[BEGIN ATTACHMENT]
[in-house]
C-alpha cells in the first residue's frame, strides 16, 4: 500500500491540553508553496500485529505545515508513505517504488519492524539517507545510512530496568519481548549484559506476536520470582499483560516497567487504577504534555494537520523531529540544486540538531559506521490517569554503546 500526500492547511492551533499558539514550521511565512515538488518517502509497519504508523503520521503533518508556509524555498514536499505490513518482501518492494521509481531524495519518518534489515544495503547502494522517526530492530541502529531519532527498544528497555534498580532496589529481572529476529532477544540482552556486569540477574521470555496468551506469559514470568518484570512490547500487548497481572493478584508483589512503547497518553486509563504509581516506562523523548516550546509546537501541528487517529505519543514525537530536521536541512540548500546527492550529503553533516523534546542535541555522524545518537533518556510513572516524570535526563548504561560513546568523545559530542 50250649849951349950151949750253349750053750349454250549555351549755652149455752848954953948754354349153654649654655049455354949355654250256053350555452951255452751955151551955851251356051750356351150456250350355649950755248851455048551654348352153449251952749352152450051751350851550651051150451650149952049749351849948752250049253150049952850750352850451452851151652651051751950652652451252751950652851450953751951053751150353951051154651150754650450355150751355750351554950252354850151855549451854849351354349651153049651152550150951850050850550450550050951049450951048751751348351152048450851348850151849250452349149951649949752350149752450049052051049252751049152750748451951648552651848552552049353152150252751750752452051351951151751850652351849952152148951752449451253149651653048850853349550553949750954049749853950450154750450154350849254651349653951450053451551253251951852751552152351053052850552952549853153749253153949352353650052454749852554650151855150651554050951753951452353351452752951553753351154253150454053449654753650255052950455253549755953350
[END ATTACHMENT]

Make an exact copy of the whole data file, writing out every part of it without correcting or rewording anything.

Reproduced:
[in-house]
C-alpha cells in the first residue's frame, strides 16, 4: 500500500491540553508553496500485529505545515508513505517504488519492524539517507545510512530496568519481548549484559506476536520470582499483560516497567487504577504534555494537520523531529540544486540538531559506521490517569554503546 500526500492547511492551533499558539514550521511565512515538488518517502509497519504508523503520521503533518508556509524555498514536499505490513518482501518492494521509481531524495519518518534489515544495503547502494522517526530492530541502529531519532527498544528497555534498580532496589529481572529476529532477544540482552556486569540477574521470555496468551506469559514470568518484570512490547500487548497481572493478584508483589512503547497518553486509563504509581516506562523523548516550546509546537501541528487517529505519543514525537530536521536541512540548500546527492550529503553533516523534546542535541555522524545518537533518556510513572516524570535526563548504561560513546568523545559530542 50250649849951349950151949750253349750053750349454250549555351549755652149455752848954953948754354349153654649654655049455354949355654250256053350555452951255452751955151551955851251356051750356351150456250350355649950755248851455048551654348352153449251952749352152450051751350851550651051150451650149952049749351849948752250049253150049952850750352850451452851151652651051751950652652451252751950652851450953751951053751150353951051154651150754650450355150751355750351554950252354850151855549451854849351354349651153049651152550150951850050850550450550050951049450951048751751348351152048450851348850151849250452349149951649949752350149752450049052051049252751049152750748451951648552651848552552049353152150252751750752452051351951151751850652351849952152148951752449451253149651653048850853349550553949750954049749853950450154750450154350849254651349653951450053451551253251951852751552152351053052850552952549853153749253153949352353650052454749852554650151855150651554050951753951452353351452752951553753351154253150454053449654753650255052950455253549755953350